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Dying at Home and#8211; Can it be Done? | OMICS International
ISSN: 2165-7386
Journal of Palliative Care & Medicine
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Dying at Home – Can it be Done?

Rod MacLeod*

Senior Staff Specialist in Palliative Care with HammondCare and Conjoint Professor in Palliative Care at the University of Sydney, Greenwich Hospital, River Road, Greenwich NSW 2065, Australia

Corresponding Author:
Rod MacLeod
Senior Staff Specialist in Palliative Care with HammondCare and Conjoint Professor in Palliative Care at the University of Sydney
Greenwich Hospital, River Road, Greenwich NSW 2065 Australia
Tel: 0061 2 8788 3951

Received Date: July 21, 2015, Accepted Date: July 22, 2015, Published Date: July 25, 2015

Citation: MacLeod R. (2015) Dying at Home – Can it be Done?. J Palliat Care Med 5:e133. doi: 10.4172/2165-7386.1000e133

Copyright: © 2015 MacLeod R. This is an open-access article distributed under the terms of the Creative Commons Attribution License, which permits unrestricted use, distribution, and reproduction in any medium, provided the original author and source are credited.

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“A good death gives people dignity, choice and support to address physical, personal, social and spiritual needs” – this neatly summarises important aspects of the Grattan Report [1], widely reported by news media both in Australia and overseas. Australia, despite a health budget of $100 billion spends only a small proportion of that on end of life care.

Aristotle has been often quoted as saying you can judge a nation by the way they treat their most vulnerable citizens. People who are dying are perhaps amongst the weakest and most vulnerable among us. If we are to be measured as a truly caring society then surely adequate provision for universal expert palliative care should be a given. Last year the Executive Board of the World Health Organization (WHO) adopted a resolution urging countries to ensure access to pain medicines and palliative care for people with life-threatening illnesses [2]. Whilst we may assume that this resolution is primarily for the benefit of those estimated 20 million people who die each year suffering from moderate or severe pain and other symptoms and the 40 million each year who require palliative care for relief of pain and other symptoms perhaps we should look at what happens in our own homes and hospitals to ensure we are able to provide all Australians with the care they deserve. The Grattan Institute report “Dying well” suggests that only 38% of our community could describe palliative care to someone else [1]. This, despite the admirable efforts of organisations such as Palliative Care Australia to educate and enlighten the public. Perhaps we just don’t want to know? One would think that at least all health care professionals would feel at ease with this area of practice. After all, it is the one certainty in healthcare – we will all die. And yet, Bill Sylvester and his colleagues found, in 2012, that only two thirds of health professionals had a level of comfort dealing with discussions around Advance Care Plans and only 24% reported that in the last 6 months they had discussions about Advance Care plans with all/most/some residents in aged care facilities [3]. If we aren’t talking about what we want – how will anyone know when it comes to the end of our life?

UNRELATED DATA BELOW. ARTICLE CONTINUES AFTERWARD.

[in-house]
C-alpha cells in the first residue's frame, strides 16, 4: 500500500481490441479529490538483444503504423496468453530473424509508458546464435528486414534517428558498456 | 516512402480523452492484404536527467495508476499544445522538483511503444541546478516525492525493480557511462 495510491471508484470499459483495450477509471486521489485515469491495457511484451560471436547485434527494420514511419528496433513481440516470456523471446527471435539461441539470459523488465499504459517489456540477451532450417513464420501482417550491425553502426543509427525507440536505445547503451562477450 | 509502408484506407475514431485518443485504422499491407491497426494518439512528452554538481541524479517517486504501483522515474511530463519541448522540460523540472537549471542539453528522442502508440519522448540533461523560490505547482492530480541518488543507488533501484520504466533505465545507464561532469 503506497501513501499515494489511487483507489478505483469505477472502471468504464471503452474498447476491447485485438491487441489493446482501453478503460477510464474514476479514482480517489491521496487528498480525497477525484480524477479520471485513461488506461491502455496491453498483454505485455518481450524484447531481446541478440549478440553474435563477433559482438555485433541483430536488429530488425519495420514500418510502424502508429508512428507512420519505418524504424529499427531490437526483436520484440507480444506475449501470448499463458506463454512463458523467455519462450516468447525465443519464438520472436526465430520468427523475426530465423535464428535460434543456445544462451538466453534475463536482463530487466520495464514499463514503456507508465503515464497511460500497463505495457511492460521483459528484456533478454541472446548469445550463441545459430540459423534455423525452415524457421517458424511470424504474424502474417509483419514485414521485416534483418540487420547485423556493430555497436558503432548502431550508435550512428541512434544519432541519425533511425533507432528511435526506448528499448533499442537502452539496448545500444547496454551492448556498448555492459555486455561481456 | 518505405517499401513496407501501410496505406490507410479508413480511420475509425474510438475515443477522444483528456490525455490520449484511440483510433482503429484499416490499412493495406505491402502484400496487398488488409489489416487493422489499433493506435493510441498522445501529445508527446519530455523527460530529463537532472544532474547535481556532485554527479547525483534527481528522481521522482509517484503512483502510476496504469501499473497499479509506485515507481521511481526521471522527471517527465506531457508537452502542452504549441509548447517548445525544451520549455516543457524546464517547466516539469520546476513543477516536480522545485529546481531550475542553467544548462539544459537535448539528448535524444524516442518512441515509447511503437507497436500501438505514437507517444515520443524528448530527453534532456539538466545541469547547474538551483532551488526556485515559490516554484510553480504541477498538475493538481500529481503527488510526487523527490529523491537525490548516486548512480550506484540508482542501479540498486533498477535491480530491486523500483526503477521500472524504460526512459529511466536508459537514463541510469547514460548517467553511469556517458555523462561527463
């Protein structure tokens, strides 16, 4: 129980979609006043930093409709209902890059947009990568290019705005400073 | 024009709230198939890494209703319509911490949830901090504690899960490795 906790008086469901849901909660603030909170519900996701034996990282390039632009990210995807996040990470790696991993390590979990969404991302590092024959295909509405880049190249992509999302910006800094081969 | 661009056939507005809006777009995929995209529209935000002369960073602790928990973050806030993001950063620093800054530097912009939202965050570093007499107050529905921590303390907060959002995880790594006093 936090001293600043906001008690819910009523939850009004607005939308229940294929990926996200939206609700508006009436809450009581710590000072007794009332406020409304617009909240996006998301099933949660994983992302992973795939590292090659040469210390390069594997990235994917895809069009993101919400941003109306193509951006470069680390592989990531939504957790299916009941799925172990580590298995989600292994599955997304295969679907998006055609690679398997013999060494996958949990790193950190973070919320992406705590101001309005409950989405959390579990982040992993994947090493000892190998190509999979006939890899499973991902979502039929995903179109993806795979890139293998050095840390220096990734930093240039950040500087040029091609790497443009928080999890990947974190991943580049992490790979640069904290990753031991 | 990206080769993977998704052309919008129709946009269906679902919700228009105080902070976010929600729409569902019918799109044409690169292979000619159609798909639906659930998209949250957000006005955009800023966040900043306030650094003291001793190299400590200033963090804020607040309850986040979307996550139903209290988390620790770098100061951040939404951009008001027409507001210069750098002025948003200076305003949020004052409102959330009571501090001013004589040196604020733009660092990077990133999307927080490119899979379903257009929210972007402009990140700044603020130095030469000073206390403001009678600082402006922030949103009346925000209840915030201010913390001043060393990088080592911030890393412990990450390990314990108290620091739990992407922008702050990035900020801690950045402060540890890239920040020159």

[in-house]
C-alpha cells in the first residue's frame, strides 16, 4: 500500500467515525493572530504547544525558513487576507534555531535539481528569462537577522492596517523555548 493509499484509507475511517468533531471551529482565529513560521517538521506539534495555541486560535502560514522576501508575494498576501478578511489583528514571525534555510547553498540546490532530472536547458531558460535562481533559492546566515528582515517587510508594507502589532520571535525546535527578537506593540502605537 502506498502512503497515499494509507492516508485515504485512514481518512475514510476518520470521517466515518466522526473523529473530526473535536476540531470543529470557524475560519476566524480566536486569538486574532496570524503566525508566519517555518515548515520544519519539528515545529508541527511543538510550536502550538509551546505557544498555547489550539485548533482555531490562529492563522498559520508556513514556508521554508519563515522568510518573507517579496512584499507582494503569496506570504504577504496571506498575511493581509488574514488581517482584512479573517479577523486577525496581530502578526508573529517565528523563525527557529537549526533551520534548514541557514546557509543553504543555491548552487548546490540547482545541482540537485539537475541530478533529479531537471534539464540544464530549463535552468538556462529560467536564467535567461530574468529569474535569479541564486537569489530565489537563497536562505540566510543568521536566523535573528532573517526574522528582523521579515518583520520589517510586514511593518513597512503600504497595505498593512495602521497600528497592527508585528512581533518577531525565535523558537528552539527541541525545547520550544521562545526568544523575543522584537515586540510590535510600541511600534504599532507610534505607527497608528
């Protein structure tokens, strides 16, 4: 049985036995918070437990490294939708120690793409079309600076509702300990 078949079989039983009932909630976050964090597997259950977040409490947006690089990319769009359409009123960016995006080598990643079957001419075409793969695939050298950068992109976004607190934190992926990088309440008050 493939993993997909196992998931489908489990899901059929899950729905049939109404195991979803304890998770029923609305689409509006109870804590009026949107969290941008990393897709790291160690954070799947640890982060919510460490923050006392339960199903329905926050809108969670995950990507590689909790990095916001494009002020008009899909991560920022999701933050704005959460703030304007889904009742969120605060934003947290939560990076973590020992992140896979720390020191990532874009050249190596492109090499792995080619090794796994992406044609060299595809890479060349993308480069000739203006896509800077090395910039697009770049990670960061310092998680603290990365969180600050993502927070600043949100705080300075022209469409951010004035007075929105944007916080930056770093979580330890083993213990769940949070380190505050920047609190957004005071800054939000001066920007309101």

So, what do we do? To start, we need to ensure that health professionals are confident and competent in dealing with issues around end of life care. Our universities need to invest in ensuring a degree of confidence in palliative care. This is not an optional ‘add-on’; it is a core subject for all Australian graduates. We need to encourage people to talk about what they might want for their own dying and to write it down and we need to ensure that all Australians who need it have access to expert, well resources palliative care services, wherever they live. Something which currently is not a given by any means.

New South Wales Health, through an initiative led by Minister Jillian Skinner, has provided funding to enable more people to die at home. One of the services funded to provide this, a consortium led by Hammond Care (an independent Christian charity) and including Sacred Heart Health Service, and Calvary Health Care Sydney Ltd, in collaboration with participating Local Health Districts (LHDs) and specialist palliative care services supplements existing Community Palliative Care, and builds on capacity in consultation with Specialist Palliative Care Community Services, local GPs and Community Nurses. Services are available in this partnership model in metropolitan, rural and remote LHDs. To date, after over 500 packages of care have been provided by specially trained care workers, almost 80% of people have achieved their aim of dying in their own bed at home. It is hoped that this model will encourage others to try, to do what they want to make the most of life but to die in the place they want to die. In addition, an innovative education platform is developing at aimed at demystifying much of what happens at the end of life. It is designed for professions and public alike – people can take from it what they will. It also includes written resources including how to obtain The Palliative Care Handbook [4], which has been distributed free as part of the NSW Health initiative to over 2000 health care professionals.


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